In our exclusive interview with Aston Martin President and CEO Andy Palmer he talks about the launch of the Palmer Foundation, the company’s upcoming IPO, the new Project 003 hypercar, Lagonda luxury models, Brexit and, of course, James Bond.
You’ve just announced a new charitable project dealing with a subject that’s very close to your heart – apprenticeships. What will the Palmer Foundation aim to achieve?
As the company IPOs, I do okay as a result of growing the company. I got there on the back of an apprenticeship.
I don’t know what would have happened to me if I didn’t get that opportunity of an apprenticeship at 16 – I didn’t like school, I was bored and I didn’t know what I wanted to do other than work in cars.
I’m not sure I would’ve got through the university system, but the apprenticeship system gave me a wonderful opportunity as a working class lad with no family money behind him. I’ve been able to do what I’ve been able to do and I’ve loved every minute of it.
It really hurts me that the British car industry, when I joined it, was the biggest in the world. But we don’t own anything anymore (bar, hopefully, Aston Martin). In losing that the intellectual property is largely done outside of the country – there are exceptions, like Jaguar Land Rover. So the idea that Aston can provide a route in for kids is great.
The problem is that normally to get on to an apprenticeship you’ve got to have your parents sitting behind and pushing you and helping you. You’re normally in a nice school with a careers teacher telling you how to present yourself nicely and giving you some coaching.
That doesn’t exist for some of the kids in deprived areas – they don’t know how to prepare themselves for interviews, and the unpolished way in which they present themselves means they don’t get the chances that I had.
The Foundation is all about helping under-privileged kids and giving them a bit of an advantage compared to their peer group, to get them onto the system.
Exactly how it ends up depends on how successful it is. The idea is for a technical apprenticeship for under-privileged kids – we’ll give them the first two years of training, and beyond that they can go into Aston or JLR or into the supply base.
If I can make that work, maybe mix with other companies, sponsoring and using the apprenticeship levy, I can find a way of capturing 14 year-olds before they become disillusioned with the school system. I reckon that’s 60 per cent of the population potentially, and there are going to be potential leaders among that group. I want to get these guys before they end up doing something below their capability.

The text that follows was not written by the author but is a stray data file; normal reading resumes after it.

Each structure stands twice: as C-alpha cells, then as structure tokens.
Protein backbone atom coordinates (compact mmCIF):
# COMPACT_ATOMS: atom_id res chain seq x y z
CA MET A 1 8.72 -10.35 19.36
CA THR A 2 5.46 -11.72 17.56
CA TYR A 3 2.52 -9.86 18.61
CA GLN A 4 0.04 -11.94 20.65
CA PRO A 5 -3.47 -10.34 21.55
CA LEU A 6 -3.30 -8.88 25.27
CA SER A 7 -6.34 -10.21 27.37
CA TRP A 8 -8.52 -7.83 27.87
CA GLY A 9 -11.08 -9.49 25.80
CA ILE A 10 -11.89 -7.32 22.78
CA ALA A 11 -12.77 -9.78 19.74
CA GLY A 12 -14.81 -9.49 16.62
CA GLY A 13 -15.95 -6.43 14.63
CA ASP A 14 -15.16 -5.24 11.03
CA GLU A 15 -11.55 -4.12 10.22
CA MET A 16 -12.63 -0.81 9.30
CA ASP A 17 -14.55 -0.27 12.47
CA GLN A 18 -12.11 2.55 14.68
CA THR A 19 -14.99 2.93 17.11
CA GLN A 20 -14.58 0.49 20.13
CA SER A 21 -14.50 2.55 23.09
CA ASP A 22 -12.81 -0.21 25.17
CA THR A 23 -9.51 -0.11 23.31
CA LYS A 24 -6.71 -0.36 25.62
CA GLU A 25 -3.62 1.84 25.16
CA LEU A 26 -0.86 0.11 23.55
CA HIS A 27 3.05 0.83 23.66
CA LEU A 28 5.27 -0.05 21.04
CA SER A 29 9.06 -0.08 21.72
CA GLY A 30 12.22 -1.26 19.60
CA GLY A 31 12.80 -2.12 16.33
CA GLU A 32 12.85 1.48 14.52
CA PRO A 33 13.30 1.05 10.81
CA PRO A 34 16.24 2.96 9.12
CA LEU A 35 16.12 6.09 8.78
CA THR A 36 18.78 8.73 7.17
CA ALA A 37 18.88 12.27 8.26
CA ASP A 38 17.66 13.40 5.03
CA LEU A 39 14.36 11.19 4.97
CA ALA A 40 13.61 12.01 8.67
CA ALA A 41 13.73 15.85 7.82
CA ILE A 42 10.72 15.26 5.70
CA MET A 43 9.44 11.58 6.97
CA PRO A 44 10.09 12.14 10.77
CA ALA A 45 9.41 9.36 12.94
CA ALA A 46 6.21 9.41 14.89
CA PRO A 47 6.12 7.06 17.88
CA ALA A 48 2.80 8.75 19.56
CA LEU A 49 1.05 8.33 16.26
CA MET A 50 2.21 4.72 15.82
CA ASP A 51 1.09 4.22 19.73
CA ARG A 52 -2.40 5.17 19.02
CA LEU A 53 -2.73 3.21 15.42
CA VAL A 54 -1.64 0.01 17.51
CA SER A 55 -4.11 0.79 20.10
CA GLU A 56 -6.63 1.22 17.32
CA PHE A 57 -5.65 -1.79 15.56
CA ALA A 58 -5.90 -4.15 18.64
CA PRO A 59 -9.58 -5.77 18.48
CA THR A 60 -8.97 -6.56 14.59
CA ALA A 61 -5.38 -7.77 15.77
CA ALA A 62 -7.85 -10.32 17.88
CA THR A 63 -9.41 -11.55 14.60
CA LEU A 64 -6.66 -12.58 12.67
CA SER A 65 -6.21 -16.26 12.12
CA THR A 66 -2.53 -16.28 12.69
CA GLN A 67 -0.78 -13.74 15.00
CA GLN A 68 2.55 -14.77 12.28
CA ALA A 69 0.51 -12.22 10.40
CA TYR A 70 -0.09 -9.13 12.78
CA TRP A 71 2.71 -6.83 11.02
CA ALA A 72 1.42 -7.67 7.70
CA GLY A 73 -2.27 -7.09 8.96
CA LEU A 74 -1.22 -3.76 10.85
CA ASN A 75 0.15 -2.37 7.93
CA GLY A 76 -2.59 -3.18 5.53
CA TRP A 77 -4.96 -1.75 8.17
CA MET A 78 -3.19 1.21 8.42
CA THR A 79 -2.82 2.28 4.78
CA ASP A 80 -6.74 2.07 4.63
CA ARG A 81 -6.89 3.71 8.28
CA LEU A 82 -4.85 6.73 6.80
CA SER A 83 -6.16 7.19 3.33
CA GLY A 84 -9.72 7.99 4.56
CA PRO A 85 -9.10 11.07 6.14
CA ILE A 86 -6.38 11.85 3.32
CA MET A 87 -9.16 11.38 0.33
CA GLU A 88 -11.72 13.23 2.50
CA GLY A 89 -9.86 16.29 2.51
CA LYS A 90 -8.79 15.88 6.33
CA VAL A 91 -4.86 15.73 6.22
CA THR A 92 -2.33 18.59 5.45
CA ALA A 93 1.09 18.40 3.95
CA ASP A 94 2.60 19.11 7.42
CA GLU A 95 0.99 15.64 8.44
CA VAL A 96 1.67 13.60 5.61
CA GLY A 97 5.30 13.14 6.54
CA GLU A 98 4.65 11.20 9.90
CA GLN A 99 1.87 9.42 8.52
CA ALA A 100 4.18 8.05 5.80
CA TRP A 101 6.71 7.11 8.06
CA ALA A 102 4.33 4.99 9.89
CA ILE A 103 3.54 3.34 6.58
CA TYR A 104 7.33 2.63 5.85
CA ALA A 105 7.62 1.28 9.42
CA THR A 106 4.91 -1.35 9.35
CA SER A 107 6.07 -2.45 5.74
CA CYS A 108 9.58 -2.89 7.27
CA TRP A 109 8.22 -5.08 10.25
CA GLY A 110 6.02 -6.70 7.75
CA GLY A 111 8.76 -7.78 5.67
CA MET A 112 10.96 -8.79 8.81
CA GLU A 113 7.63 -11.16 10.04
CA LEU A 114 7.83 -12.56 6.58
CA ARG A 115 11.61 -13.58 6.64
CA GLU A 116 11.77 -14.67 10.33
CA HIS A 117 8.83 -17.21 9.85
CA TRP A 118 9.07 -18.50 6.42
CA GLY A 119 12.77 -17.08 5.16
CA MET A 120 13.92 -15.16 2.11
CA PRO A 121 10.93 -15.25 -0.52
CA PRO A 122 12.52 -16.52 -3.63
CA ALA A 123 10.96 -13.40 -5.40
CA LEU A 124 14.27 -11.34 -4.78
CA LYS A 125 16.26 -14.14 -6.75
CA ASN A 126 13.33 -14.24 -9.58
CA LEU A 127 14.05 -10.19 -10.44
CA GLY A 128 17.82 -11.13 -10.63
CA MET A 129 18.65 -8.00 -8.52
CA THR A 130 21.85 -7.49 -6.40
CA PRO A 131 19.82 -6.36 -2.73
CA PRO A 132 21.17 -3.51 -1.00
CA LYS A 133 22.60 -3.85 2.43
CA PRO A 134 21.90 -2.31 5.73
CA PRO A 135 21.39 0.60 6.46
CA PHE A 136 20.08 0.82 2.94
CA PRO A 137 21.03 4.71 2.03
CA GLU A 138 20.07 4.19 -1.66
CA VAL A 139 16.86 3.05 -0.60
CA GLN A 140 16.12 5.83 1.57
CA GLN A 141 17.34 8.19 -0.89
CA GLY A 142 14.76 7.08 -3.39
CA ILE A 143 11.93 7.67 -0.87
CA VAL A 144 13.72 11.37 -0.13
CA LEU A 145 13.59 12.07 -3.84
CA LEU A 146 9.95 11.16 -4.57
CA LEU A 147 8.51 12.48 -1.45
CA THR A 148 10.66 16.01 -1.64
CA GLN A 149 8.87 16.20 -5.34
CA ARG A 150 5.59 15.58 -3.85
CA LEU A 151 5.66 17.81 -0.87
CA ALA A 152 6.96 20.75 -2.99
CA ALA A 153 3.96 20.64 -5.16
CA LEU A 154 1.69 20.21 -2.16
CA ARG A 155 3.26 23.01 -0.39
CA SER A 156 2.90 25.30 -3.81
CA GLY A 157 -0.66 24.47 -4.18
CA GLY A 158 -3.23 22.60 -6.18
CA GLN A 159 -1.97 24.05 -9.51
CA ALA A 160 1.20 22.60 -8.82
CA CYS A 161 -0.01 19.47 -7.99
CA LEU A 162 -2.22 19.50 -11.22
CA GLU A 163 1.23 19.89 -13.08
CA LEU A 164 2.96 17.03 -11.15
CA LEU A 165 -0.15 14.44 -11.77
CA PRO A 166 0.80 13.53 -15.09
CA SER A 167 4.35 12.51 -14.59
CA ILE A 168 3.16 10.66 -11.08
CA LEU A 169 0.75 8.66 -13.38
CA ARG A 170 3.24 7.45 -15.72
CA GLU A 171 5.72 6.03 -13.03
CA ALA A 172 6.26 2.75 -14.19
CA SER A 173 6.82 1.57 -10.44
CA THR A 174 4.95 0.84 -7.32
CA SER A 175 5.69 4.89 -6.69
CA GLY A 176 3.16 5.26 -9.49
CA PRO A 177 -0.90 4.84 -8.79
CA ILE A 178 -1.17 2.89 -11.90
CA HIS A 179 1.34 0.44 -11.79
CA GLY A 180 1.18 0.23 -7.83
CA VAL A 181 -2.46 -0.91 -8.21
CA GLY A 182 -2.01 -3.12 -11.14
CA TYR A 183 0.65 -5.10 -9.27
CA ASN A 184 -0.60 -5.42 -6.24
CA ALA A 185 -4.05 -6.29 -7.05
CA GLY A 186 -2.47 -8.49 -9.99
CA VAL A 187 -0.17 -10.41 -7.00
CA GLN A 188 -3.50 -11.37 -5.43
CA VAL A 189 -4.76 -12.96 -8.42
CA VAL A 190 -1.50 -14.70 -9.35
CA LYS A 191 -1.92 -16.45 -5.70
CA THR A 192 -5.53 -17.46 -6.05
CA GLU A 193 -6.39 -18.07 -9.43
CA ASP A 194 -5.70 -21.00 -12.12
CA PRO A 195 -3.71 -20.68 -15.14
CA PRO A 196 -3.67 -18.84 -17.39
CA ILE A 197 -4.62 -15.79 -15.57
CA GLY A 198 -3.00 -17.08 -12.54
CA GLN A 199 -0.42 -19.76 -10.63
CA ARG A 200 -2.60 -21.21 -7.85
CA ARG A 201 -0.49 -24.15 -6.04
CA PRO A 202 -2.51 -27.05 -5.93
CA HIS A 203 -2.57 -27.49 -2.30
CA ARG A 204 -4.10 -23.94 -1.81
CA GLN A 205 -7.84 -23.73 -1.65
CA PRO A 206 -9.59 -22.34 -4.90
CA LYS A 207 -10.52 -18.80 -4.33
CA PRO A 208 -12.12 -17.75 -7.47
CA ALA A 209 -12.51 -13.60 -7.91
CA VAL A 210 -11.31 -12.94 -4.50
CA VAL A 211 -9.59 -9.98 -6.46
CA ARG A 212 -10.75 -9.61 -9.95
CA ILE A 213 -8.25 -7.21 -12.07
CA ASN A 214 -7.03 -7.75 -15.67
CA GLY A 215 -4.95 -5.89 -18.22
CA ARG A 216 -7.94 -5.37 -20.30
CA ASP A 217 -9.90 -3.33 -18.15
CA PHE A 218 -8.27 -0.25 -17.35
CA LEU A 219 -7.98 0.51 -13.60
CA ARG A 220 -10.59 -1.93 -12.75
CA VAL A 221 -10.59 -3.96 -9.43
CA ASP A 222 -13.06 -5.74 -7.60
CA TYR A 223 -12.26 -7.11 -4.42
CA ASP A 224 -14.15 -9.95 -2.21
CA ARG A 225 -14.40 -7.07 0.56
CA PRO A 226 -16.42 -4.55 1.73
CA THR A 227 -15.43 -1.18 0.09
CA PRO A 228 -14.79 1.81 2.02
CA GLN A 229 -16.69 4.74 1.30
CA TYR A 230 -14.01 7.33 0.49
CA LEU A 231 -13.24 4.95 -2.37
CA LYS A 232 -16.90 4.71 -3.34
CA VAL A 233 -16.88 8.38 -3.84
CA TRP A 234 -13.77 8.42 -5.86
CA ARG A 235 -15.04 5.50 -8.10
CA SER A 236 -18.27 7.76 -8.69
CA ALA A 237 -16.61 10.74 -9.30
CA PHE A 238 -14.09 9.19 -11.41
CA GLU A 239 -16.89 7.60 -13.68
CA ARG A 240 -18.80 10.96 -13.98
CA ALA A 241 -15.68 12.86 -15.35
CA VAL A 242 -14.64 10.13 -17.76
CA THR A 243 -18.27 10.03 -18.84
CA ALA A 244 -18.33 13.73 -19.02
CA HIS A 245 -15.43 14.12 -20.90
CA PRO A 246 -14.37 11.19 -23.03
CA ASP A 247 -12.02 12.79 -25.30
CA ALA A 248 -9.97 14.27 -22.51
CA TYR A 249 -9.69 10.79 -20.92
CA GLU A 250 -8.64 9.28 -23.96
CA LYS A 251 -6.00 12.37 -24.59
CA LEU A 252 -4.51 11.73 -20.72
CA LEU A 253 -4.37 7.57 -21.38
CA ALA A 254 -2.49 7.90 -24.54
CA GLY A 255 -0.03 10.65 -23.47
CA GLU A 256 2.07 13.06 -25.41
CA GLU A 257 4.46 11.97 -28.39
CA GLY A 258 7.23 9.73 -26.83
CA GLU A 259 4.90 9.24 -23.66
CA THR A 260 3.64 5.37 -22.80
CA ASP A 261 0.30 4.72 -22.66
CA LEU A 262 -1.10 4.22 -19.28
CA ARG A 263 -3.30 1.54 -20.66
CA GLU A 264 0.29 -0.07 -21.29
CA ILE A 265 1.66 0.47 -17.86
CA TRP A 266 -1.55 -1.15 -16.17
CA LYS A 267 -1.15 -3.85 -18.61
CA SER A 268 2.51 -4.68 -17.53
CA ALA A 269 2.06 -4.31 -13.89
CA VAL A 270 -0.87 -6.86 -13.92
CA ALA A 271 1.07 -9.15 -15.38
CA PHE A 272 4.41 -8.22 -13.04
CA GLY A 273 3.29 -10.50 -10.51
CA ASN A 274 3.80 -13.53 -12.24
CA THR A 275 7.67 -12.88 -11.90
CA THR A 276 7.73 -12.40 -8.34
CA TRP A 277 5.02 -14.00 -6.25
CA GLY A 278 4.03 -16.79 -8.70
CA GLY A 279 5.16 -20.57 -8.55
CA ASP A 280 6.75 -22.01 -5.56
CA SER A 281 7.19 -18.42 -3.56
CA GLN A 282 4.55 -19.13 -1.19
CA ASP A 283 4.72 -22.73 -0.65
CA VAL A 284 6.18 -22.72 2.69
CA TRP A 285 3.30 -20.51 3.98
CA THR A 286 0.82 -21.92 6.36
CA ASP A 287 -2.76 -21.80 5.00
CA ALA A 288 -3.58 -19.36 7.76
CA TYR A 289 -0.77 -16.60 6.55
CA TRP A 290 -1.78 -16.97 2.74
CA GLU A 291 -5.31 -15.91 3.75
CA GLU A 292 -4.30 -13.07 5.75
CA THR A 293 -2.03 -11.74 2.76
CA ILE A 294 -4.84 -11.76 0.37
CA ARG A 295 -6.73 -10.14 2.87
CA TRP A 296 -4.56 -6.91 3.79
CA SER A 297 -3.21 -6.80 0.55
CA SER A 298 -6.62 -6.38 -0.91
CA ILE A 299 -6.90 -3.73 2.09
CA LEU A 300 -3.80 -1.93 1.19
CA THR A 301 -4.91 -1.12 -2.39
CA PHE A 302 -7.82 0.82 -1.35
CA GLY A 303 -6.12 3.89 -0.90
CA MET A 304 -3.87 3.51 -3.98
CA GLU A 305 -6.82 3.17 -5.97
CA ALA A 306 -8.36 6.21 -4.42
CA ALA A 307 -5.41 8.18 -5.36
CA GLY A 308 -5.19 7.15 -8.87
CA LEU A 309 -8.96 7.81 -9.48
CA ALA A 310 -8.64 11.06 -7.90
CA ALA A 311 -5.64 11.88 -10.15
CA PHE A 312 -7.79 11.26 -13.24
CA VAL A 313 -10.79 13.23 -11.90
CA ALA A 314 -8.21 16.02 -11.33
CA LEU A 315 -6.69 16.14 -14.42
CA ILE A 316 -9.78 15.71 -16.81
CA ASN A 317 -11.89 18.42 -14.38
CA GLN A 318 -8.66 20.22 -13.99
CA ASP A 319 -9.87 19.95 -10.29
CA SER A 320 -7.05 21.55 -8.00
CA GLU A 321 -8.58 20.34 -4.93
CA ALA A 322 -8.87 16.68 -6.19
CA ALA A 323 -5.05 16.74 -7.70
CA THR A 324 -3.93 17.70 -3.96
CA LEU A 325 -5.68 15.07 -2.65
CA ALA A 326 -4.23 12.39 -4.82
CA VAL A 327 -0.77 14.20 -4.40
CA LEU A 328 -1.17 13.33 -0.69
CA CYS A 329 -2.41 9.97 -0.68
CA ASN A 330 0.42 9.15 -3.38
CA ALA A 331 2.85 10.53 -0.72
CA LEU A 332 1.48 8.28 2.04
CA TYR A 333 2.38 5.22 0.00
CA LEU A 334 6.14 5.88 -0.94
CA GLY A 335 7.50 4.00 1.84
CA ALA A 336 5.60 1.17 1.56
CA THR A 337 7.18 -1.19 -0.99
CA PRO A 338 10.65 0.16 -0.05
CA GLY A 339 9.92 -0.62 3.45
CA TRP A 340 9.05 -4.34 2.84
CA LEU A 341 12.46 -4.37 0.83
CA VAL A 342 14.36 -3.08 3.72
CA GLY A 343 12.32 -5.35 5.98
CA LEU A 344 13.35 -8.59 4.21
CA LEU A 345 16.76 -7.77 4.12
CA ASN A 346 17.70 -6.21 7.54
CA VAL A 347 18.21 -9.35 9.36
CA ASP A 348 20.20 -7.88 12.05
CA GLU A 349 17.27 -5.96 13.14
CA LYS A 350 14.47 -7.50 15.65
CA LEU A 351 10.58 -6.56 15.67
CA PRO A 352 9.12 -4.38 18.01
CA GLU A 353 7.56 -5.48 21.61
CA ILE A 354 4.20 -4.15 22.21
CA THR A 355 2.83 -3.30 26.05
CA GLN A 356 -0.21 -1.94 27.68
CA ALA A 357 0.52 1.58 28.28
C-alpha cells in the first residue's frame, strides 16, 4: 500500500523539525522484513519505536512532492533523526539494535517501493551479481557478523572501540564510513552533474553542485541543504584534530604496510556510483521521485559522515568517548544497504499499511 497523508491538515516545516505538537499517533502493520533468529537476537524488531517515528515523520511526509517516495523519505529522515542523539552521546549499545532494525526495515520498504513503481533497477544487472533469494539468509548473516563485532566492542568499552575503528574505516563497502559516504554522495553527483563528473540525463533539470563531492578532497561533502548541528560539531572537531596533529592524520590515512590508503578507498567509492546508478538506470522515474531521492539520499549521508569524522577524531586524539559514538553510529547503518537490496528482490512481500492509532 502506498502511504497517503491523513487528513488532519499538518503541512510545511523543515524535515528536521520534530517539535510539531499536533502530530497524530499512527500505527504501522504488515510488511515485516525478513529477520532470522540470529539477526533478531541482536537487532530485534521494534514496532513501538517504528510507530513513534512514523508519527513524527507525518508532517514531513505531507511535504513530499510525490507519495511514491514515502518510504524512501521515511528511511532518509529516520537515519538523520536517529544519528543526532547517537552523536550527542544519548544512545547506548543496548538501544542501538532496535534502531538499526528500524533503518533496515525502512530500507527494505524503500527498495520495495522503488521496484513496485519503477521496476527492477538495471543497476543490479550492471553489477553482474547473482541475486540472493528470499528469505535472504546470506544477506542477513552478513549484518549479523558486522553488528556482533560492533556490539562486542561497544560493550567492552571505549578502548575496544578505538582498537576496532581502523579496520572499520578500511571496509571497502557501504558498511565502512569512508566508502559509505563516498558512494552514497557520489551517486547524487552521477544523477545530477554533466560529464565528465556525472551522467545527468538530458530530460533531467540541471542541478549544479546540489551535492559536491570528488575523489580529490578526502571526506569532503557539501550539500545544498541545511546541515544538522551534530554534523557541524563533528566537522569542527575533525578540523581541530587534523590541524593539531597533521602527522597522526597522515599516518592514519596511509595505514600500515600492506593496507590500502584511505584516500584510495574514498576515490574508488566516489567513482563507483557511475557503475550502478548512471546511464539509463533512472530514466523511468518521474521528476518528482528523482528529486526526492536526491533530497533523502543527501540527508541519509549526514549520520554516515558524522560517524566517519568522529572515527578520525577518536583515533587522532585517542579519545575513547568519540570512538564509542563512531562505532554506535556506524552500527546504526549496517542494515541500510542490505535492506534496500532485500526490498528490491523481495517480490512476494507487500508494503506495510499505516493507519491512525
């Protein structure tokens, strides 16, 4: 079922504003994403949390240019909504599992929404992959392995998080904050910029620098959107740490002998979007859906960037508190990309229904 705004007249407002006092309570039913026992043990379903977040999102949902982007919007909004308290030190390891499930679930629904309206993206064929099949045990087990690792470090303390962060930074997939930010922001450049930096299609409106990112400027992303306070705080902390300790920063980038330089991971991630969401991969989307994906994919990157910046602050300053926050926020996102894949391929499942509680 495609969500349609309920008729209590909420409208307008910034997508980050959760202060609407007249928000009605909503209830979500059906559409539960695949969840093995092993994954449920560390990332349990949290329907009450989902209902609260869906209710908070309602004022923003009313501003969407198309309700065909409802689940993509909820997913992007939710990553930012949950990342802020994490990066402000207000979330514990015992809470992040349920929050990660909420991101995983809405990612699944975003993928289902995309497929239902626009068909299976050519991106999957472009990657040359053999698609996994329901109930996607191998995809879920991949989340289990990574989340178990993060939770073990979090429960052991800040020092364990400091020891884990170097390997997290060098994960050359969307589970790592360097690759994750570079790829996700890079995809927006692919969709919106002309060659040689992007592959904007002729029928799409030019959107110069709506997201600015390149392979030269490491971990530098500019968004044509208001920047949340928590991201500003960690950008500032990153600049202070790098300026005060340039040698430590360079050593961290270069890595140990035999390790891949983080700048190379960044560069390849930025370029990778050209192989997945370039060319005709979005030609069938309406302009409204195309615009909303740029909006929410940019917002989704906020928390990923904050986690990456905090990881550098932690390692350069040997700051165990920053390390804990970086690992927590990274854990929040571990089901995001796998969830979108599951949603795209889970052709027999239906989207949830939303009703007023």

We want to capture them when they’re choosing their subjects for their GCSEs, encourage them to take some of the sciences – even though it might not be popular. Then allowing them to see a pathway through that to a paid apprenticeship that would probably support them for two of the four years. I think that between 16 and 18 is where they’re losing out.
It’s compensating for the disadvantage these guys and girls had because of their background and because of their education.
We’ve got my donation and some of my management team and we’re up to half a million pounds in terms of primary donations and you can do a lot of good with half a million quid!
My wife is really keen too, she’s always been into homeless charities and that’s at the other end of the scale – what could happen if you don’t capture them early. It’s difficult to turn those guys, but if we can capture those kids earlier maybe we’ll have fewer homeless.
From my perspective, what a great legacy – even greater than the Aston legacy.
How’s the IPO process going?
We’re on a two-week roadshow [before a price for the stock is announced] talking to potential investors, and the interest is extraordinary. I’ve learnt a tremendous amount – good and bad – about how business functions at the treasury level, which you need to understand. The bankers and the investors, they control your destiny and you have to understand what makes them tick – you do that by spending time with them. It’s an awful long way from the 16-year old apprentice, but it’s incredibly stimulating. It’s a few weeks of very well invested time.
Has the process improved areas of the business?
Yes, it’s interesting to see what comes into focus and how an outside entity perceives you. What becomes important to them becomes important to us.
You see with our business that it’s a business of the future – it has the potential to be Ferrari and more. It isn’t there today, but what makes the difference is things like our specials and DBX. Ferrari did a great job of their investor day – but what they did was essentially abdicate China and the SUV to us. They’ve delayed that, it’s much later in the market, so we’ve got two years to get market leadership in China and we can build on that with DBX.
You always reference Ferrari, is that who you look at?
They’re the only people we can look at – everybody else is part of a big group. Most of our customers have an Aston and Ferrari in their garage, so we compete perhaps for a share of their wallets, but we don’t directly compete.